The next generation of cloud needs to be event-driven, with an asynchronous approach to application development and delivery, according to Amazon CTO Werner Vogels.
In a keynote address on Dec. 1 at the Amazon Web Services (AWS) re:Invent 2022 conference, Vogels entertained and educated the audience with a discussion about why modern cloud computing needs to be asynchronous and event-driven. Vogels' keynote came at the end of the re:Invent 2022 conference, where the cloud giant introduced new artificial intelligence capabilities, additional computing instances, and data services, including DataZone.
During his keynote, Vogels (pictured) reviewed some of the announcements from the event and made a few new ones all on the theme of event-driven services, including AWS Step Functions Distributed Map, AWS Application Composer, Amazon EventBridge Pipes, and Amazon CodeCatalyst.
Vogels explained that a core design principle for AWS is to run a decoupled system, made up of event-driven microservices, as a way to enable iteration and new functionality.
"We build systems, but we don't build the entire system in one shot," Vogels said. "We start off with the smallest system that we can make work, and then we evolve it into the eventual complex system that we had in mind."
Taking a 'Step Function' Forward for Cloud Computing at AWS re:Invent 2022
According to Vogels, one of the patterns that is essential to enabling an agile cloud application architecture is serverless computing. With serverless, there isn't a long running server; rather, functions execute in an event-driven approach when needed.
One of the ways that AWS users have enabled distributed serverless workflows is with the AWS Step Functions service. During his keynote, Vogels announced a new capability for the service called AWS Step Functions Distributed Map that enables large-scale parallel data processing with AWS Lambda serverless functions.
"The best way to handle uncertainty is to build event-driven systems," Vogels said. "Event-driven architecture leads automatically to loosely coupled systems."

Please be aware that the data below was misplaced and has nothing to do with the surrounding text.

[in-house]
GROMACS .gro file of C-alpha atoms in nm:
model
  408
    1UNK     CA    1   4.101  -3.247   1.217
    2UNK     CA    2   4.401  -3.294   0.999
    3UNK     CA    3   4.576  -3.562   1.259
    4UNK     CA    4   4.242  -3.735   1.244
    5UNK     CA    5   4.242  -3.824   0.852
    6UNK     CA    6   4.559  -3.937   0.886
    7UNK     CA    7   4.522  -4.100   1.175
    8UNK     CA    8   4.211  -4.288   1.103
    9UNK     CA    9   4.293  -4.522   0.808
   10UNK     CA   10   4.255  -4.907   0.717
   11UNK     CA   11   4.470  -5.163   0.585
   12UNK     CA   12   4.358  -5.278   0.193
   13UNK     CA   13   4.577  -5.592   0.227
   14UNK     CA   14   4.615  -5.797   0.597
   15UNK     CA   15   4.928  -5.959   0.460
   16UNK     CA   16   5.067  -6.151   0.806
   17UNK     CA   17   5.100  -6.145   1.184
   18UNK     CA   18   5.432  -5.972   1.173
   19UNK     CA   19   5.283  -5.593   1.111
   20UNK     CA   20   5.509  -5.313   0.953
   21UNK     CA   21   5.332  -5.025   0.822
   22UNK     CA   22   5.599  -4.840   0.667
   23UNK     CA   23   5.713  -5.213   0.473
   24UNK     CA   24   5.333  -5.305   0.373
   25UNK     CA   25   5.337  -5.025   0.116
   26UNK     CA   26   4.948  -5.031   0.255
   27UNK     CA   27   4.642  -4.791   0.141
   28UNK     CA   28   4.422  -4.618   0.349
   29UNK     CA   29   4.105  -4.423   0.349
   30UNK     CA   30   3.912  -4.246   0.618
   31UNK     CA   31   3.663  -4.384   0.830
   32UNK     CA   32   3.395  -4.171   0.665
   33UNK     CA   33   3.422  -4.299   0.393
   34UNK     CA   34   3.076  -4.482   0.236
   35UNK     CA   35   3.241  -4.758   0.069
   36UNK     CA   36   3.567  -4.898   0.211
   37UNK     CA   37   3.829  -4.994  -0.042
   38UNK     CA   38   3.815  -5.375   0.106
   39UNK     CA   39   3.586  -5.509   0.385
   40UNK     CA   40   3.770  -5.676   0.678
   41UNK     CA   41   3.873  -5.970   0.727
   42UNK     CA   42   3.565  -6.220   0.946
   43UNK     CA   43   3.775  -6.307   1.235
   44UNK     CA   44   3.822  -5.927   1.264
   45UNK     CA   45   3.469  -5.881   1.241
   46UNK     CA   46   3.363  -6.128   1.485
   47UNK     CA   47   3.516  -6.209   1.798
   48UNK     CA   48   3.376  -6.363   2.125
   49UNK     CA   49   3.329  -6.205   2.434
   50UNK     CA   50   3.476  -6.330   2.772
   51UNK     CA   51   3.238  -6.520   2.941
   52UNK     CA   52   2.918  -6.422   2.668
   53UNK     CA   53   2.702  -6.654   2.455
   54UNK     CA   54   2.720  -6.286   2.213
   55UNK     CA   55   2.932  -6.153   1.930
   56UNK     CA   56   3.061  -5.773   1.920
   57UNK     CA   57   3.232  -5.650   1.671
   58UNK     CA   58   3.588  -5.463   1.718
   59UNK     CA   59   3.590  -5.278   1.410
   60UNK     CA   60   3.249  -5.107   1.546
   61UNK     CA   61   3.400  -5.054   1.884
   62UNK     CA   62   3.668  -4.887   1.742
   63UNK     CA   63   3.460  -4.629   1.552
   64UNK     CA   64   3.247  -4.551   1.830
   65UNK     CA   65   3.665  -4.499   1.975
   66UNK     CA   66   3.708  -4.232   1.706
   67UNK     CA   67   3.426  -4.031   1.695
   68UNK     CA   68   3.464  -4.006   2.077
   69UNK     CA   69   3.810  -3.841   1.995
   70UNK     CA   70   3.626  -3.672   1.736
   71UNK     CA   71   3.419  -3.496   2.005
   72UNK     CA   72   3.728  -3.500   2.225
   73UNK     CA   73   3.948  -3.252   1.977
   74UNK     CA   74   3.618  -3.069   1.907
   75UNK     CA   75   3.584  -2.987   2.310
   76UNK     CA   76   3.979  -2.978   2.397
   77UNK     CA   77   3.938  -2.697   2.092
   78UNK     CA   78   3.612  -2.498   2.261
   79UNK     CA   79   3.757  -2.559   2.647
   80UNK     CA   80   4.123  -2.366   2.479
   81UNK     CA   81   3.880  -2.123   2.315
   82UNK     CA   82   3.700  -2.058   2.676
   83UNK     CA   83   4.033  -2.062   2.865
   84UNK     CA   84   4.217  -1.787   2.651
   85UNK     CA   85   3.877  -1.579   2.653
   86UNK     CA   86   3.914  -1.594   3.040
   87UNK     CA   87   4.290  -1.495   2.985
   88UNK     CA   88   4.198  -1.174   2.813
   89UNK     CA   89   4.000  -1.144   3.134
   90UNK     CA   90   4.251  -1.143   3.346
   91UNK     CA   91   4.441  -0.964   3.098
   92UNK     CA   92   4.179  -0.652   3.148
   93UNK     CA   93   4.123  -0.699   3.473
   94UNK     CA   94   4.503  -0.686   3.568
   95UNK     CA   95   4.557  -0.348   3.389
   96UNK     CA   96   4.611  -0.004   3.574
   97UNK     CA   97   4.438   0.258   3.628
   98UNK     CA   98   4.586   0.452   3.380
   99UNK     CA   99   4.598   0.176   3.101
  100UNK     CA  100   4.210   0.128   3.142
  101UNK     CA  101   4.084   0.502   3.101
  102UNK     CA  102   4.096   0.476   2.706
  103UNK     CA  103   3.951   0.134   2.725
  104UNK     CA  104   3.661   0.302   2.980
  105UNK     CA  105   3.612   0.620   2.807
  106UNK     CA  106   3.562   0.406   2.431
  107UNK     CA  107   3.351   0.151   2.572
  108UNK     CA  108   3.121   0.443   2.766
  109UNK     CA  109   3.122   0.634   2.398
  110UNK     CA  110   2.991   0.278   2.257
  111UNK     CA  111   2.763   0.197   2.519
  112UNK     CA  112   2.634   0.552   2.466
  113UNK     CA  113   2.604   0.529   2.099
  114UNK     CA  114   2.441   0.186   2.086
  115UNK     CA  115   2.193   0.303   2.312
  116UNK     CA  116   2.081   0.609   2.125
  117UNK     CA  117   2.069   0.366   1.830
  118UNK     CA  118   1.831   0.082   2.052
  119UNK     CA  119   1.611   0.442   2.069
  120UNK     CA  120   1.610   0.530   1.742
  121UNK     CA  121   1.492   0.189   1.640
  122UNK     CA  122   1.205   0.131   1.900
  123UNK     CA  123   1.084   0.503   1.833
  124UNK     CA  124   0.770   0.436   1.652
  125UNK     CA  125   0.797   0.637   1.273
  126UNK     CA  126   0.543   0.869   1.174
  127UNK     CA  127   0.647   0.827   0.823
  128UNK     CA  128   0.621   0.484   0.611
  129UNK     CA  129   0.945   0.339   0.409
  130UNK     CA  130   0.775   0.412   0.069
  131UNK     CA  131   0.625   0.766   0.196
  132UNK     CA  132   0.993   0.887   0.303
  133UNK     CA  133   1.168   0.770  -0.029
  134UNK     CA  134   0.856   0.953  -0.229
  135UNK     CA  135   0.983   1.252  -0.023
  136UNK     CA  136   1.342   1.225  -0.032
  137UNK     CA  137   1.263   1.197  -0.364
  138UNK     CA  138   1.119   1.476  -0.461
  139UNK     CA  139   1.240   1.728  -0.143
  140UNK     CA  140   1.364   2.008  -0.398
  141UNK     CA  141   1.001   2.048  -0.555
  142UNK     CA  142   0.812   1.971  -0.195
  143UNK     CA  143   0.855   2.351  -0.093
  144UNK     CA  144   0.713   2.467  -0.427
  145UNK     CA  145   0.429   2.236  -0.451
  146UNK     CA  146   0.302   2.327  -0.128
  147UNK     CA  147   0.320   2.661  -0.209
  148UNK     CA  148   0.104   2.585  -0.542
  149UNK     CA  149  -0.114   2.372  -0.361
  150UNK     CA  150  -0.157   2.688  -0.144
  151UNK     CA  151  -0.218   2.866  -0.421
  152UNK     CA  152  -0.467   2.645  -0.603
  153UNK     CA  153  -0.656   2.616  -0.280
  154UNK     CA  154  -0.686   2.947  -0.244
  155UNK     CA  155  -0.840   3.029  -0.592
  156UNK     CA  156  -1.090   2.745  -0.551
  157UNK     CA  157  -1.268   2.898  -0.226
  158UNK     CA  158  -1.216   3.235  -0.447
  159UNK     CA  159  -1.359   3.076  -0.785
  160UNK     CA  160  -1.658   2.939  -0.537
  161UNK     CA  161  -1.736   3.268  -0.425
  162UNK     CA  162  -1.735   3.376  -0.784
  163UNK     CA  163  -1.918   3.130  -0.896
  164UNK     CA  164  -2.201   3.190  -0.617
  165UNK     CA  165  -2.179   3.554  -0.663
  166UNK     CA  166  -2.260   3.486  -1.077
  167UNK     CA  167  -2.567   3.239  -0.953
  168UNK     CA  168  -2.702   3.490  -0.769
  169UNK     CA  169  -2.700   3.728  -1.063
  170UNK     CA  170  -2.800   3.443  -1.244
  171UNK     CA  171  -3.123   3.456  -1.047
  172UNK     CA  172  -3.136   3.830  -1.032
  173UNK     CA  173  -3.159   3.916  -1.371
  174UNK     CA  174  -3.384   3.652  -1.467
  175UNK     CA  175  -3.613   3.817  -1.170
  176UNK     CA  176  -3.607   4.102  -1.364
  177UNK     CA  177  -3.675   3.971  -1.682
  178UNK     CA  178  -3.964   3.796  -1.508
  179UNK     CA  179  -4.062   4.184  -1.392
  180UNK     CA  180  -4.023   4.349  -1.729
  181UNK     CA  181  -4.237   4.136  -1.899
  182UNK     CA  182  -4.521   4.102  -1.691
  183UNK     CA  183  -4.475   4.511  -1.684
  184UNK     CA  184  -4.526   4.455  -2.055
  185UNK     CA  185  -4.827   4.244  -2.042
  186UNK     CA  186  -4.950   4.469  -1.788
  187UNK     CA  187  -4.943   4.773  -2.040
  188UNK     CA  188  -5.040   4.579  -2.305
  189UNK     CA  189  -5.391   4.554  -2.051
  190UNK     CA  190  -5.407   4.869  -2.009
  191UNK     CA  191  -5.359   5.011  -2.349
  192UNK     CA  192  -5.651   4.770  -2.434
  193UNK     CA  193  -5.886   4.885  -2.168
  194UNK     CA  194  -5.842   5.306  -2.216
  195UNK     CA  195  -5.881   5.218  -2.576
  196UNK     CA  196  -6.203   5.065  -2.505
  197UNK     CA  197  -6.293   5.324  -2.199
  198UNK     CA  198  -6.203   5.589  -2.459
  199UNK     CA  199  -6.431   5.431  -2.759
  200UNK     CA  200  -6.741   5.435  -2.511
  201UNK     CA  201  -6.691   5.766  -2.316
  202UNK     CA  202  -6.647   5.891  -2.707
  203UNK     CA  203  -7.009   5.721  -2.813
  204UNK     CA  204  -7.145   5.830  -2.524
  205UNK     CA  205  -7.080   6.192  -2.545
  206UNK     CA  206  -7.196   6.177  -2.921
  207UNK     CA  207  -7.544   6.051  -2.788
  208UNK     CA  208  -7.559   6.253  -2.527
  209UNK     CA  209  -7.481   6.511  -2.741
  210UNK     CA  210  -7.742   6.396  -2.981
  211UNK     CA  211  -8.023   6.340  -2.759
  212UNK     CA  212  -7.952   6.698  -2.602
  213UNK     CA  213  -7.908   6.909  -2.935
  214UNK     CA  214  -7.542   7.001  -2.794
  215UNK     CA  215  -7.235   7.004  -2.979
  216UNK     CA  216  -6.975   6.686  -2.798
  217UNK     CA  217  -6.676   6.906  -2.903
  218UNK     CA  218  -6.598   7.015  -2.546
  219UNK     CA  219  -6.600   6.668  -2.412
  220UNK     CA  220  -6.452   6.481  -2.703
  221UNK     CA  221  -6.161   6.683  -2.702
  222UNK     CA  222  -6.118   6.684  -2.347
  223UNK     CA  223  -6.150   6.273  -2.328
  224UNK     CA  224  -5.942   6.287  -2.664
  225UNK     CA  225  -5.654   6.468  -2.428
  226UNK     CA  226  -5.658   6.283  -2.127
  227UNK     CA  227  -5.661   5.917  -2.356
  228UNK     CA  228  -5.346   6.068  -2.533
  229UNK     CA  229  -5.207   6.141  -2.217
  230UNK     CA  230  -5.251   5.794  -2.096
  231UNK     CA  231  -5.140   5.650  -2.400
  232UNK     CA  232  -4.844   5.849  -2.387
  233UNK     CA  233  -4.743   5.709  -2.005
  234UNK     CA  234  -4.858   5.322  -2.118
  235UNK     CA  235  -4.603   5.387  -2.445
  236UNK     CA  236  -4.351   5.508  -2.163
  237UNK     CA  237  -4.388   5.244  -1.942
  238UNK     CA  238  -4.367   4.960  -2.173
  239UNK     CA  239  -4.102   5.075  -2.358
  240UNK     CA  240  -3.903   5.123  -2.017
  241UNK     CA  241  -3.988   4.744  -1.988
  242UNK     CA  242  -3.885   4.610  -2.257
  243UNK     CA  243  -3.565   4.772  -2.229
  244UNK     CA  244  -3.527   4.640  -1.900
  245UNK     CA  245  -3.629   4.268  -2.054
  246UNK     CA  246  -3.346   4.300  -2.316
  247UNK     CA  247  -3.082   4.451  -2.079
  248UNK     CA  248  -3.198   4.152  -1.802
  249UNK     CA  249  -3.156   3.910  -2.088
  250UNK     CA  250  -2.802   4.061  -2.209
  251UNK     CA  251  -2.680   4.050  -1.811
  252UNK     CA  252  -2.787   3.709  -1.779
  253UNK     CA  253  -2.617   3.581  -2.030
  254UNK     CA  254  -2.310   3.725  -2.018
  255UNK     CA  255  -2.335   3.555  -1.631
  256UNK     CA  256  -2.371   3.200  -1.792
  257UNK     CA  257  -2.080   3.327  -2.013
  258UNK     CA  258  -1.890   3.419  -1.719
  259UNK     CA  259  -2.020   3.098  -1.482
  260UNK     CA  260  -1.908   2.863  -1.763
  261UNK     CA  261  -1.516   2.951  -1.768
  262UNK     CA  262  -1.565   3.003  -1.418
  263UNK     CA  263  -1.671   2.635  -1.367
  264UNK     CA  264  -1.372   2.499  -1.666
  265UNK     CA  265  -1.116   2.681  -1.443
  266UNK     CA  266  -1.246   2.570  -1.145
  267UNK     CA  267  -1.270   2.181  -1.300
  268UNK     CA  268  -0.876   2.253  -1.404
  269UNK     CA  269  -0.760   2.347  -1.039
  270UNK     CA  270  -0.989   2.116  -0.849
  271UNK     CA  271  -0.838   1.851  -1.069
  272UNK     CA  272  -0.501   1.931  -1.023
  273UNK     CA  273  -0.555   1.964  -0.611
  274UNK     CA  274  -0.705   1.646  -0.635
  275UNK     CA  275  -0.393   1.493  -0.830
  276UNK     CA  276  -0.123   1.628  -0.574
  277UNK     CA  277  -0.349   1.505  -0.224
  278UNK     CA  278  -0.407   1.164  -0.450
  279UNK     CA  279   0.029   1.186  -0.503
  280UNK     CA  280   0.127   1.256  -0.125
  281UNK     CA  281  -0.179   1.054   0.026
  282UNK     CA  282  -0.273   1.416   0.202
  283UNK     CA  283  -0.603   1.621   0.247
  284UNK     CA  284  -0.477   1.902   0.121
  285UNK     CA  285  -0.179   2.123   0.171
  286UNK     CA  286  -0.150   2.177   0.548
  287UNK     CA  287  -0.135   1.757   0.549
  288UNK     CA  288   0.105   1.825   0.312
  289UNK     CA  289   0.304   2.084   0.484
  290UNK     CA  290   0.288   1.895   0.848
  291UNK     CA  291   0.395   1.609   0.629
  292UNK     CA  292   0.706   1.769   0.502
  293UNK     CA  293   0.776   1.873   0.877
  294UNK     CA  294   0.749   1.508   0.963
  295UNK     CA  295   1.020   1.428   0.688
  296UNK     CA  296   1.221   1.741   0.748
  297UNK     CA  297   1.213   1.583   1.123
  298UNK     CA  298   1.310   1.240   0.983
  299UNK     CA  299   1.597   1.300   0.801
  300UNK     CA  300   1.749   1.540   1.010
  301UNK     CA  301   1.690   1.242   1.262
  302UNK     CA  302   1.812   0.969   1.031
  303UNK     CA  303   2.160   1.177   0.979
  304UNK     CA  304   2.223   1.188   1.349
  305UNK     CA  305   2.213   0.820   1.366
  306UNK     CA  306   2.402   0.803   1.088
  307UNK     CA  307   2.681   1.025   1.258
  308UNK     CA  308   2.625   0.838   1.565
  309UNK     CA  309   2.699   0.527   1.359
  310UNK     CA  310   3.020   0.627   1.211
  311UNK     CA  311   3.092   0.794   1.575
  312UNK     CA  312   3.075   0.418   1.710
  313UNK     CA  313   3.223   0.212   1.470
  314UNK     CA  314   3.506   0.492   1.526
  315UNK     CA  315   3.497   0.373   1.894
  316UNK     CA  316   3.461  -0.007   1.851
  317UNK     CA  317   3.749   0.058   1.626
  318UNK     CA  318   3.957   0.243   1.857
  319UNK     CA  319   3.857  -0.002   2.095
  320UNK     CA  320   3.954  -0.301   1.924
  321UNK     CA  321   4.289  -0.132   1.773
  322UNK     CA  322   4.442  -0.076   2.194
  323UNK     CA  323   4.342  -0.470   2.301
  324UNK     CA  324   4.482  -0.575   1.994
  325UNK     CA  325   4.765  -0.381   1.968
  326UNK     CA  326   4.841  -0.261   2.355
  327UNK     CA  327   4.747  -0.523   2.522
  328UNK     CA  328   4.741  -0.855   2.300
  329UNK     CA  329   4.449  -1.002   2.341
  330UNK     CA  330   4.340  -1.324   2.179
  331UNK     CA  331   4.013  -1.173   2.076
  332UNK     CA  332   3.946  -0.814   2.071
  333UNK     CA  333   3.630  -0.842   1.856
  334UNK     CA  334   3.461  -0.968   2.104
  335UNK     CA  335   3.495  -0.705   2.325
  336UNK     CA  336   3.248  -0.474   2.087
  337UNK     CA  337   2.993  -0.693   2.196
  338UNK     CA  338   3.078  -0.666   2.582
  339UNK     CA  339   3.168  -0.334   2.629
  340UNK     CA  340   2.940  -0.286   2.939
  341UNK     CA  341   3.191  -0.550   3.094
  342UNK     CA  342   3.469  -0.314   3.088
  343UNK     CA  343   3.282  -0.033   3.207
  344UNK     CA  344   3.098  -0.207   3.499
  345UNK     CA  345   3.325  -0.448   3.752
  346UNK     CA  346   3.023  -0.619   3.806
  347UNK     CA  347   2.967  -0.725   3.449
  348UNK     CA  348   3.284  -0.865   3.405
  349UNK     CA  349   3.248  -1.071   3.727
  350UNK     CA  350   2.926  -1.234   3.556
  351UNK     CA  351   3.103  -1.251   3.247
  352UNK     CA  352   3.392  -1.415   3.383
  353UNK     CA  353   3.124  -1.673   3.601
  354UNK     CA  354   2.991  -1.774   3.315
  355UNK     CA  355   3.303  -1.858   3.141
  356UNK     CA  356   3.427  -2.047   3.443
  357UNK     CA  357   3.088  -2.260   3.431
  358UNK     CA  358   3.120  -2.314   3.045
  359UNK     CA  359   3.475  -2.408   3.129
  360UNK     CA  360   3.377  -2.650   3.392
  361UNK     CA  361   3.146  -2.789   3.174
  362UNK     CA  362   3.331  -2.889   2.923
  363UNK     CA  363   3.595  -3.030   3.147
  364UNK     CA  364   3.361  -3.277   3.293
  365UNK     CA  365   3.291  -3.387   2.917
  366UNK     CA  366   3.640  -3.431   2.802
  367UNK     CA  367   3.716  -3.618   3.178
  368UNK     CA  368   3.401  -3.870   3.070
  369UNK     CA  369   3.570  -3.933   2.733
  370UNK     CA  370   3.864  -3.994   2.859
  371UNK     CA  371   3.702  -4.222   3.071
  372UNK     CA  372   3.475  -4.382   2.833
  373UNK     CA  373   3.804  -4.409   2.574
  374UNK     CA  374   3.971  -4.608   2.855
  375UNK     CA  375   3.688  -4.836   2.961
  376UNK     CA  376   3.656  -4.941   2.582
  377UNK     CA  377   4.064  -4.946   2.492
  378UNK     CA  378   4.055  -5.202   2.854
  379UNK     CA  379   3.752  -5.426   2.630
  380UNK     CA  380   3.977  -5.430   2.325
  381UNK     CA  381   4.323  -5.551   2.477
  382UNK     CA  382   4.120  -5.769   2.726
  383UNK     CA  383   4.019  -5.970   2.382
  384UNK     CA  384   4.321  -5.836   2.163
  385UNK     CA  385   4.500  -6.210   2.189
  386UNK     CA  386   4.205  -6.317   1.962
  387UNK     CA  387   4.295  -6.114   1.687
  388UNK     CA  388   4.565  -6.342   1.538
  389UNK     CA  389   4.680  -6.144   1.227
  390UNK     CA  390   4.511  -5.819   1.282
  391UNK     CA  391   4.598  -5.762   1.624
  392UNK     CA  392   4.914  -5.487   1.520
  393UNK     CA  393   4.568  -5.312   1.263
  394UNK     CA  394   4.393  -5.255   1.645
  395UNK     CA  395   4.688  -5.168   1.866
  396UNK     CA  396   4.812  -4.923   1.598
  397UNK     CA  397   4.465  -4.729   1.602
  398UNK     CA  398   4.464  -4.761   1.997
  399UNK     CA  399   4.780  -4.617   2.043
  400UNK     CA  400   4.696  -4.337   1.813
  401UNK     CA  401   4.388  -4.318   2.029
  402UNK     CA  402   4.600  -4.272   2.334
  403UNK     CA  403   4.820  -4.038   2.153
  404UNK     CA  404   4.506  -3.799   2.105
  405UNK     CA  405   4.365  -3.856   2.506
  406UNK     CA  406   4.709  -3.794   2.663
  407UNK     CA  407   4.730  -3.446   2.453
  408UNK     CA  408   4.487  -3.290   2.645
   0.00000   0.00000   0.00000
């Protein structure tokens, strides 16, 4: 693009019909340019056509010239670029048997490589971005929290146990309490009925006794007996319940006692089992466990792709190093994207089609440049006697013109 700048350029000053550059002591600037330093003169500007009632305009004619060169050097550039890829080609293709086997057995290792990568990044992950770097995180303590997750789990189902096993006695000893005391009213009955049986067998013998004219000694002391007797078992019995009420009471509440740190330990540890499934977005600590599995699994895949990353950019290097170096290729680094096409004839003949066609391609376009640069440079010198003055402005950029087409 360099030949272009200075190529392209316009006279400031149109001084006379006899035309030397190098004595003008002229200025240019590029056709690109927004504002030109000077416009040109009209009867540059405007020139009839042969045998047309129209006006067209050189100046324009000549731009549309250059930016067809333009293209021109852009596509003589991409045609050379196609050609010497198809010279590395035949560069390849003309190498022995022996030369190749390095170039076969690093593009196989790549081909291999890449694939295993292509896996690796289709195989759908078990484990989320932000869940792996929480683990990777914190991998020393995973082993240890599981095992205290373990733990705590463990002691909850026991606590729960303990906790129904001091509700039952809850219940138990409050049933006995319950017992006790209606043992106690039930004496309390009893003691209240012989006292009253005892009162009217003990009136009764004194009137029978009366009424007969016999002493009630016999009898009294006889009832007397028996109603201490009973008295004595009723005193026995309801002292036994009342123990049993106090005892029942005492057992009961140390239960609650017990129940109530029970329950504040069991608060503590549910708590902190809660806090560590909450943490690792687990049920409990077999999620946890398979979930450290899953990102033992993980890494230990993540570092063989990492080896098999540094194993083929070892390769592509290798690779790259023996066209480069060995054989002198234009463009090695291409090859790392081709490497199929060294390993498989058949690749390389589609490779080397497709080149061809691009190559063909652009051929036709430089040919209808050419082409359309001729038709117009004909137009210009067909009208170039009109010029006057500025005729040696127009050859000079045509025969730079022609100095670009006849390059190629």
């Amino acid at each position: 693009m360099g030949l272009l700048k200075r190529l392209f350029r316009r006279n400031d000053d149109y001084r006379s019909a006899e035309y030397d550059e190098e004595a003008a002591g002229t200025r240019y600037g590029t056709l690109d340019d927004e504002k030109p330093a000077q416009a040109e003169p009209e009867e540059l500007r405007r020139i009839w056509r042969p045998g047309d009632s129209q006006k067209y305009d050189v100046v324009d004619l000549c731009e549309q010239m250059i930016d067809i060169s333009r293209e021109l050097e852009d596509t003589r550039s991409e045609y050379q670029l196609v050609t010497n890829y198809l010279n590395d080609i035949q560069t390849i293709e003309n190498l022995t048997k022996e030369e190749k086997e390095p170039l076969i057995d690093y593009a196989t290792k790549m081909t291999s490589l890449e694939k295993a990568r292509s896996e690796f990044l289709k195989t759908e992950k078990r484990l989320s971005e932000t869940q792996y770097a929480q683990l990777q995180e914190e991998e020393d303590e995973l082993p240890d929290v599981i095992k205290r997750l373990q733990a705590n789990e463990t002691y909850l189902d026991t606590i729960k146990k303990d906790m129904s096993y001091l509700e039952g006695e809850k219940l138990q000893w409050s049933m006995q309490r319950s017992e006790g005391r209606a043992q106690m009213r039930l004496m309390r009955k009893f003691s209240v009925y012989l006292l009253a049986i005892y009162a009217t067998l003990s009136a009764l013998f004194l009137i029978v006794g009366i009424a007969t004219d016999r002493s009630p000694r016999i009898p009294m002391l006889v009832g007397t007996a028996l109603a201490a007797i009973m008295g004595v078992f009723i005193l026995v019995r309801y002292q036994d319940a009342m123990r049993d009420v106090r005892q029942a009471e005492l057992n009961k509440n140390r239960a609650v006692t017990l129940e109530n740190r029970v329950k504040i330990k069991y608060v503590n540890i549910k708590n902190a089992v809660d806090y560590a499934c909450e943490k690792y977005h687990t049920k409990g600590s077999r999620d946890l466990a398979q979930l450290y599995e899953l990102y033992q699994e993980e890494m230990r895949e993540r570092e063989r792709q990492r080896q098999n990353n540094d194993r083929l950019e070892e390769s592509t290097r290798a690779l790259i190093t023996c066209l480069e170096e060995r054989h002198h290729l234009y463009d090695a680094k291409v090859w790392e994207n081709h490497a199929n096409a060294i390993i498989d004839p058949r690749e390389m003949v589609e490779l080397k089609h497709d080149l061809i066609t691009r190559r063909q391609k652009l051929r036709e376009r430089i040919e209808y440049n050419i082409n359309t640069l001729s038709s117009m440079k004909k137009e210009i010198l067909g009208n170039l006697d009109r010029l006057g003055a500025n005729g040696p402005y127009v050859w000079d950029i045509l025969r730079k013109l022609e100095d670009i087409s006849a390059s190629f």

Visualizing how an application can be built in a serverless, event-driven model can be complex, however. That's where the new AWS Application Composer, which Vogels also announced during his keynote, comes into play.
Application Composer has an interface where developers can drag and drop serverless resources and then connect them to create an event-driven application, he said. The service also provides a visual model for serverless applications that can be shared, to help build new services.
EventBridge Pipes Eases Cloud Service Integration
Integrating different cloud services together to create a workflow sometimes requires additional tools to help get data from one source to another, which is a capability that Amazon EventBridge provides.
At AWS' re:Invent 2022, Vogels announced EventBridge Pipes, a service that aims to make it easier for smaller events coming from a target source to feed a "pipe" that connects multiple applications together.
"Amazon EventBridge Pipes allows users to easily stitch AWS services together, and it's a new feature designed for integrating messages from different AWS services," Vogels said.
AWS Seeks to Reinvent Development with CodeCatalyst
While AWS has a lot of different services available for developers building cloud applications, Vogels said his company also realizes that developers rely on a lot of services that are not on AWS.
The new Amazon CodeCatalyst provides a unified software development service that integrates with any tool a developer might use. Among the services that CodeCatalyst can integrate with are Atlassian Jira for code management, the GitHub source code control repository, and Microsoft's Visual Studio developer environment, among others
CodeCatalyst enables developers to build and work from a blueprint that defines all the tools they need and use to develop an application, Vogels said.
"It's all about moving fast so that you can focus really on building the code and not spend too much time on all the issues around it," he said.
About the authorSean Michael Kerner is an IT consultant, technology enthusiast and tinkerer. He consults to industry and media organizations on technology issues.